4.
Transplant Cell Ther ; 2022 Feb 16.
Article in English | MEDLINE | ID: covidwho-1702033

ABSTRACT

Patients with delayed B-cell reconstitution/B-cell aplasia after cellular therapy show decreased immunogenicity to the BNT162b2 mRNA COVID-19 vaccine. We prospectively evaluated both humoral and cellular immune response to a third vaccine dose in patients after allogeneic HCT (n = 10) or CD19-based chimeric antigen receptor T cells (CAR-T) therapy (n = 6) with low absolute B cell numbers and who failed to mount a humeral response after 2 vaccine doses. Humoral response was documented in 40% and 17% after allogeneic HCT and CAR-T therapy, respectively. None of the patients with complete B-cell aplasia developed anti-vaccine antibodies. Cellular response was documented in all patients after allogeneic HCT and in 83% of the patients after CAR-T. T-cell subclasses levels were not predictive for response, while a longer duration from infusion of cells was associated with a better cellular response. We conclude that cellular response develops with repeated vaccine doses even in patients with B-cell aplasia or delayed B-cell reconstitution, and these patients should therefore be vaccinated. These results should be considered in future studies analyzing immunogenicity in this population. Larger and longer follow-up studies are required to confirm whether cellular immunogenicity translates into vaccine efficacy.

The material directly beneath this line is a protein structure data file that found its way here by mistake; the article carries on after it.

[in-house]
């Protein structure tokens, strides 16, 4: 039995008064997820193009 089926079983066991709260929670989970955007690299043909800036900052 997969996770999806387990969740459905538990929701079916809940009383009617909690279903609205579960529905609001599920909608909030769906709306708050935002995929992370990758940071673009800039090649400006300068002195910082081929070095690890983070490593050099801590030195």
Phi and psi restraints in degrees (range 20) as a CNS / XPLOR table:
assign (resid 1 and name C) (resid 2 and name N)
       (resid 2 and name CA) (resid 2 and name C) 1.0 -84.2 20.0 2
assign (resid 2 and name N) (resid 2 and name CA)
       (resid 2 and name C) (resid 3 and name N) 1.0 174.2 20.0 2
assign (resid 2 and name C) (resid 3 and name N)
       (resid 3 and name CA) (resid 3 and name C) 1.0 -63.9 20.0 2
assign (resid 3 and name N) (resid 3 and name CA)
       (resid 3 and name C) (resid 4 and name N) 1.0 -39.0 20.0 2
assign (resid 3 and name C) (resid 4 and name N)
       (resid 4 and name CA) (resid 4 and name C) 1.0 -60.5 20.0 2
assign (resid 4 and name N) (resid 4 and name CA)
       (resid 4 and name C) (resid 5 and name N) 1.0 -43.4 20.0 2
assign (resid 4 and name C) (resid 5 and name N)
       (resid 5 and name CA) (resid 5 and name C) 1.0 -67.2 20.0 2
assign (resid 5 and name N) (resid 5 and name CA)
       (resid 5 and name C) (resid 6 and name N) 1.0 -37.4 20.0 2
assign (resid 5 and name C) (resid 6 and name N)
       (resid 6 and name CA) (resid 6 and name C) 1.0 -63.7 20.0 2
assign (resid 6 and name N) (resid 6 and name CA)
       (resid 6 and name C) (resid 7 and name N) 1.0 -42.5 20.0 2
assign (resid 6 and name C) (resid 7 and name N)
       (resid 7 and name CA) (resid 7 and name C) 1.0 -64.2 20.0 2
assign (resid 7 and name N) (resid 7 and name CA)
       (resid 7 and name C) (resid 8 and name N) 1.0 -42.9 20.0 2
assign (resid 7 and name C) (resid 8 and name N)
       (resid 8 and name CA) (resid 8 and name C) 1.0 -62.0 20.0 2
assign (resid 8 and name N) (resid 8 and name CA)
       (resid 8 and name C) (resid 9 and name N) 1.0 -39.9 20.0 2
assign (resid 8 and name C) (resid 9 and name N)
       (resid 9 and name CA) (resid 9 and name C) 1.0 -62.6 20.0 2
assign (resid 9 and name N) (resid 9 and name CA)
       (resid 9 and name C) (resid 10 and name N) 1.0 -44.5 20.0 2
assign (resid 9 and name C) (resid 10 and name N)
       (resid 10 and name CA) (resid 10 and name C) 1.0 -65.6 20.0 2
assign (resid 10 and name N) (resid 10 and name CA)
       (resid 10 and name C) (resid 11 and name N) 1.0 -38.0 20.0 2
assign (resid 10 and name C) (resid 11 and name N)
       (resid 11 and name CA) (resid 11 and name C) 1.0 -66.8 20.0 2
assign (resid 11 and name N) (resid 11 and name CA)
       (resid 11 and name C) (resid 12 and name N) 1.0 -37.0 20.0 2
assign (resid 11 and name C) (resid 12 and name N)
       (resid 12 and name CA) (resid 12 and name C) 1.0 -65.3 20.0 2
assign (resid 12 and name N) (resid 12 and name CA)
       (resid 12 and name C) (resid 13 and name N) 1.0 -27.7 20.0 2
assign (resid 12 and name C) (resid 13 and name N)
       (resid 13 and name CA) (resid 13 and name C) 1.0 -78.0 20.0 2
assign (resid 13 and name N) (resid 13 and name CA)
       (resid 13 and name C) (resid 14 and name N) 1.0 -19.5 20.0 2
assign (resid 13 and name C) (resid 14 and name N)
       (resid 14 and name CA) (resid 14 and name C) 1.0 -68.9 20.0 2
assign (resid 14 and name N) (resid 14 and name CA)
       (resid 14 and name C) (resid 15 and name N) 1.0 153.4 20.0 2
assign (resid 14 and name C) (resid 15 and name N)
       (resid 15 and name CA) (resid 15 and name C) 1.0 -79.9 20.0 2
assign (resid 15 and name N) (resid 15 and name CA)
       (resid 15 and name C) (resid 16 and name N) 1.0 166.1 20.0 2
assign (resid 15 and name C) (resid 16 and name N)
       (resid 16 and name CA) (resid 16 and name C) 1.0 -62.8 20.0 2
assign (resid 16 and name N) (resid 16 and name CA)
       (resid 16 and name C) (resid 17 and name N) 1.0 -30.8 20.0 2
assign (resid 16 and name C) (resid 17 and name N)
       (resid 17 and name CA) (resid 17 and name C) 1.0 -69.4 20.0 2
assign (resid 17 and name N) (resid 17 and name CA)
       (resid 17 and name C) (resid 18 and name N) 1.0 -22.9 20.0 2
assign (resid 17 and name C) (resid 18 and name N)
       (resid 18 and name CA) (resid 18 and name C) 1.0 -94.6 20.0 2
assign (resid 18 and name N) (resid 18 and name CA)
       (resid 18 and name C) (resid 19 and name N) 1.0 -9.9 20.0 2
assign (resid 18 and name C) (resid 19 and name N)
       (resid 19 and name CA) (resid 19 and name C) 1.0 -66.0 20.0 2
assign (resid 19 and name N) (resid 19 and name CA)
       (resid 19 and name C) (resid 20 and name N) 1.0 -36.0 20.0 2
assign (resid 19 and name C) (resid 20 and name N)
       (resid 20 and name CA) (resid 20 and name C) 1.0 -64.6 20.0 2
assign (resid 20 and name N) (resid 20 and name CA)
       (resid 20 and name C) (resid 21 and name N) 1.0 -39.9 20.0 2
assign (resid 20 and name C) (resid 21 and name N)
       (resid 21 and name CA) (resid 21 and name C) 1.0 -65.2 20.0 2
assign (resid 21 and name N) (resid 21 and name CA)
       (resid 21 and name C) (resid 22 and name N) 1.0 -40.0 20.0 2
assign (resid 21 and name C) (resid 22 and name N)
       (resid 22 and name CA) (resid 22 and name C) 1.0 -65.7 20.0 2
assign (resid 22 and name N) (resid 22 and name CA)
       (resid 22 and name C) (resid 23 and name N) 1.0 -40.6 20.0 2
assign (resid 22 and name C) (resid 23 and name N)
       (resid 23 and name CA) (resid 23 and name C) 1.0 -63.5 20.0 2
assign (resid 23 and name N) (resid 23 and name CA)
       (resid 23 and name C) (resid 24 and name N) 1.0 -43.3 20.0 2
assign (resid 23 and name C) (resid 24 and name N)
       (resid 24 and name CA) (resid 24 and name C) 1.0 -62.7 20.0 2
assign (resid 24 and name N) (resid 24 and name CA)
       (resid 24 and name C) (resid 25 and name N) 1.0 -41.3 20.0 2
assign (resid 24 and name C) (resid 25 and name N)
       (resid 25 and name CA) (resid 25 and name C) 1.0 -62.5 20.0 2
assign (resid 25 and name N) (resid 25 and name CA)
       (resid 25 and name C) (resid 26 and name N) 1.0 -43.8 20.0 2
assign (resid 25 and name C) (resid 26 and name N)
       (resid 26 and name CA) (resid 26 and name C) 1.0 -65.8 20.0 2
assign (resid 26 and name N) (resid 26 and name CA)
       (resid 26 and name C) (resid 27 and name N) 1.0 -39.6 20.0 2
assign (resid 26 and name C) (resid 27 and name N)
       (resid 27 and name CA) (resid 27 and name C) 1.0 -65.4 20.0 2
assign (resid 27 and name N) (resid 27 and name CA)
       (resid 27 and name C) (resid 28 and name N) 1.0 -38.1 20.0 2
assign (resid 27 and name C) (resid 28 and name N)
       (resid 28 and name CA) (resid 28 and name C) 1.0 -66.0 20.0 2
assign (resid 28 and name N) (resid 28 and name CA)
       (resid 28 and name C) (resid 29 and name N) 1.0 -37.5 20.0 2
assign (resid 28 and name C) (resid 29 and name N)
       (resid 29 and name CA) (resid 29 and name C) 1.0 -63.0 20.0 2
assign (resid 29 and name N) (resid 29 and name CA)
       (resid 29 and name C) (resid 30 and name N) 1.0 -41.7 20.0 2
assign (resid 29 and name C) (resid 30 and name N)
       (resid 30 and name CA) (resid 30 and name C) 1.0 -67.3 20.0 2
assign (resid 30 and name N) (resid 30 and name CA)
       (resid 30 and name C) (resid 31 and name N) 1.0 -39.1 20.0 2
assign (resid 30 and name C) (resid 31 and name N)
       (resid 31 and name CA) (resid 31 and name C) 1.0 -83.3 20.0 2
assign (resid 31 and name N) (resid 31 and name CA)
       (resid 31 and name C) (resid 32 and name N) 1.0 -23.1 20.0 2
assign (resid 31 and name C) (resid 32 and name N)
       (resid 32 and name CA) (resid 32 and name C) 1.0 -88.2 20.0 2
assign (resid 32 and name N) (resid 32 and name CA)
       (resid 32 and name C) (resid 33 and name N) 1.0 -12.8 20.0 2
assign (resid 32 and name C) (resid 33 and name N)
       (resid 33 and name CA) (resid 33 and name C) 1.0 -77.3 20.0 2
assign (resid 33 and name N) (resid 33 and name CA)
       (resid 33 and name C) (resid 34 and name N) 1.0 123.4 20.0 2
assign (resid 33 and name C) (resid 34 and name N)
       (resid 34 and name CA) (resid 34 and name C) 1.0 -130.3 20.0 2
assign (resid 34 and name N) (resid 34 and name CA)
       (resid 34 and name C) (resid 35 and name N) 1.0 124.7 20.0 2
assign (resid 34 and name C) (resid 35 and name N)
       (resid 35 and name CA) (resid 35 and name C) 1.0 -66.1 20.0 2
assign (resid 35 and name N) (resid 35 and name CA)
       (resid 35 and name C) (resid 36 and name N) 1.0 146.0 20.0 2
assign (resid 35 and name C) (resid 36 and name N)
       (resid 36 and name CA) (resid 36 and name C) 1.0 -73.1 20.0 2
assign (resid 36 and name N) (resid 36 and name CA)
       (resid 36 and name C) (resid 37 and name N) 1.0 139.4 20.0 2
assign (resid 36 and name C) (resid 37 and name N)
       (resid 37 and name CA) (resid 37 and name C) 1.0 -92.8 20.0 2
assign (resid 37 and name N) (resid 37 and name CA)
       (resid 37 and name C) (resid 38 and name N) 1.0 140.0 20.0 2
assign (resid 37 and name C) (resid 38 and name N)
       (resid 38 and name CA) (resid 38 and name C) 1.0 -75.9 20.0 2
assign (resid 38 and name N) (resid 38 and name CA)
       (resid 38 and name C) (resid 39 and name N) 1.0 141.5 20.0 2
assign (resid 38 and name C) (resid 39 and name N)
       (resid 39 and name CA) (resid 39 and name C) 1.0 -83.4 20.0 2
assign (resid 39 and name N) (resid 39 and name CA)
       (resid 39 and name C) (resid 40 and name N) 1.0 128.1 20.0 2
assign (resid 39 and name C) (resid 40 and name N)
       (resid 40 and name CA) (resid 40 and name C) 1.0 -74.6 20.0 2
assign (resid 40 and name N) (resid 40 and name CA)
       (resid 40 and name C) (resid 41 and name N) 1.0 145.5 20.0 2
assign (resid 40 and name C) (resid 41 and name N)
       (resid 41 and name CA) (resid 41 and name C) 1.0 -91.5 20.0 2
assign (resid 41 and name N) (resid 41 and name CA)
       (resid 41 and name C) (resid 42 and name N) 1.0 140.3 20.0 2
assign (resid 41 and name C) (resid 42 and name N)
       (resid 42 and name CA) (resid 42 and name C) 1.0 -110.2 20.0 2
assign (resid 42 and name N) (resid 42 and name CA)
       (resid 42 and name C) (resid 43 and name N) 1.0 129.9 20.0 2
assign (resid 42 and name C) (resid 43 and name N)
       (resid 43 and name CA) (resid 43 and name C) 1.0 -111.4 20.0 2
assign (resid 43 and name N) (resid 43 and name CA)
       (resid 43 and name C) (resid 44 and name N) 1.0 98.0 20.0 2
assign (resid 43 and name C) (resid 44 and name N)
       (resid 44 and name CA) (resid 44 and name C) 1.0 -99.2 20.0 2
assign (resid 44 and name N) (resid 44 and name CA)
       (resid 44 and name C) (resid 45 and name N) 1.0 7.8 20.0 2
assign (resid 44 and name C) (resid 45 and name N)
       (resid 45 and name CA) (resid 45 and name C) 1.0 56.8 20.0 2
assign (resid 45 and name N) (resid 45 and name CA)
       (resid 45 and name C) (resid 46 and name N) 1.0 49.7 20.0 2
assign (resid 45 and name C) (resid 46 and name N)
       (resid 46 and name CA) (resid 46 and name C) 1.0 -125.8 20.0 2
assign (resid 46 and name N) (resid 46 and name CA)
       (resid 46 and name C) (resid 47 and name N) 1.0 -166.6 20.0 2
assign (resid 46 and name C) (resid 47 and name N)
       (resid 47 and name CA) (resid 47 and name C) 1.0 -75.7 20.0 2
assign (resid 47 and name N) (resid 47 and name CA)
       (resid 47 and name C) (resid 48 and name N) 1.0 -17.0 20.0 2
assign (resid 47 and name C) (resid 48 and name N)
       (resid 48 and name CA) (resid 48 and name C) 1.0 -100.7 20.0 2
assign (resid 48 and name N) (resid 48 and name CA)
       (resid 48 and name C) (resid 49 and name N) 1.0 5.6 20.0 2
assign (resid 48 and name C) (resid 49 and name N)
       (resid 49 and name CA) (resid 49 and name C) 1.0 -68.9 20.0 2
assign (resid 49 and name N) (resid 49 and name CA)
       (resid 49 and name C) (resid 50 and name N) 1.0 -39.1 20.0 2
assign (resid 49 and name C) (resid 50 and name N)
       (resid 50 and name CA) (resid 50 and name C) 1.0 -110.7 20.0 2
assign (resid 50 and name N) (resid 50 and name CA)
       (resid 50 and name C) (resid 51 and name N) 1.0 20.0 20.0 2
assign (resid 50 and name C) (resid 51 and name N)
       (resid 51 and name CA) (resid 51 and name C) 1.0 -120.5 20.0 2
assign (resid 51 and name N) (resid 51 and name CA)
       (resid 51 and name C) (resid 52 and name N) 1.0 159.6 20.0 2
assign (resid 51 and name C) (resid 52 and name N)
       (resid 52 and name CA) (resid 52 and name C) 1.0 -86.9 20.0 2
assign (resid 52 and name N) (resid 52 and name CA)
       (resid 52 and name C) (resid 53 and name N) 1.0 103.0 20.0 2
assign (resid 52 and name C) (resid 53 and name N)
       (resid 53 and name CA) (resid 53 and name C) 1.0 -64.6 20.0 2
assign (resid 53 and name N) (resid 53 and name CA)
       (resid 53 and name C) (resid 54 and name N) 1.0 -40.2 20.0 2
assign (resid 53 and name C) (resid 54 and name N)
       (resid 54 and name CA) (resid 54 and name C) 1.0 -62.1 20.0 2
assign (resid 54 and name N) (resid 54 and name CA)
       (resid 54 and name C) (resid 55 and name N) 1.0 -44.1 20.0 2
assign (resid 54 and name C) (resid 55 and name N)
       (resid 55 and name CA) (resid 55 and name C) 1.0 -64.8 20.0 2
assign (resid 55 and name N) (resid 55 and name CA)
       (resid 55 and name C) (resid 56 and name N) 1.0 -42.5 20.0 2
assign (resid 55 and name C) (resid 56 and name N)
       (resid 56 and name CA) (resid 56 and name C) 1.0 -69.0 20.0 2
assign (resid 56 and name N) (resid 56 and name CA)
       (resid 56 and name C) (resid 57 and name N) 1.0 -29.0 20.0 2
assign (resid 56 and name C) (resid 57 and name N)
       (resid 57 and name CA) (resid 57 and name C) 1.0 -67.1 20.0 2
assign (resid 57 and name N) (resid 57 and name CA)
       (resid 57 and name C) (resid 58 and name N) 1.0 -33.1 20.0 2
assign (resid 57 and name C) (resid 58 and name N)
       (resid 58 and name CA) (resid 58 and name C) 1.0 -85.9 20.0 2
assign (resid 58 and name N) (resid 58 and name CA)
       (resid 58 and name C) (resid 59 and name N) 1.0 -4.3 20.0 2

5.
Clin Microbiol Infect ; 2022 Feb 18.
Article in English | MEDLINE | ID: covidwho-1693765

ABSTRACT

OBJECTIVES: The recent surge in coronavirus disease 2019 cases led to the consideration of a booster vaccine in previously vaccinated immunosuppressed individuals. However, the immunogenic effect of a third-dose severe acute respiratory syndrome coronavirus 2 (SARS-CoV-2) vaccine in immunosuppressed patients is still unknown. METHODS: This was an observational cohort study of 279 previously vaccinated immunosuppressed patients followed at a single tertiary hospital in Israel. Patients were administered a third dose of the Pfizer-BioNTech mRNA vaccine (BNT162b2) between July 14 and July 21, 2021. Levels of IgG antibodies against the spike receptor-binding domain of SARS-CoV-2 were measured 3 to 4 weeks after vaccination. RESULTS: Of the cohort of 279 patients, 124 (44.4%) had haematologic malignancies, 57 (20.4%) had rheumatologic diseases, and 98 (35.1%) were solid organ-transplant recipients. Anti-SARS-CoV-2 antibody levels increased in 74.9% of cases. Across the entire cohort, the median absolute antibody levels (expressed in AU/mL) increased from 7 (interquartile range (IQR), 0.1-69) to 243 (IQR, 2-4749) after the booster dose. The response significantly varied across subgroups: The transplant cohort showed the greatest increase in absolute antibody levels (from 52 (IQR, 7.25-184.5) to 1824 (IQR, 161-9686)), followed by the rheumatology (from 22 (IQR, 1-106) to 1291 (IQR, 6-6231)) and haemato-oncology (from 1 (IQR, 0.1-7) to 7.5 (IQR, 0.1-407.5)) cohorts. The χ2 test was 8.30 for difference in fold change (p = 0.016). Of the 193 patients who were seronegative at baseline, 76 became seropositive after vaccination, corresponding to a 39.4% (95% CI, 32.8%-46.4%) seroconversion rate. Transplant patients had the highest seroconversion rate (58.3% (95% CI, 44.3%-71.2%)), followed by rheumatology (44.1% (95% CI, 28.9%-60.5%)) and haemato-oncology (29.7% (95% CI, 22%-38.8%); χ2 = 11.87; p = 0.003) patients. DISCUSSION: A third dose of BNT162b2 is immunogenic in most immunosuppressed individuals, although antibody response may differ based on the type of disease and immunosuppression. The antibody level that correlates with protection is still unknown; thus, future studies are needed to evaluate clinical outcomes.

6.
J Allergy Clin Immunol ; 149(1): 77-78, 2022 01.
Article in English | MEDLINE | ID: covidwho-1665042
8.
Transplant Cell Ther ; 27(9): 788-794, 2021 09.
Article in English | MEDLINE | ID: covidwho-1294012

ABSTRACT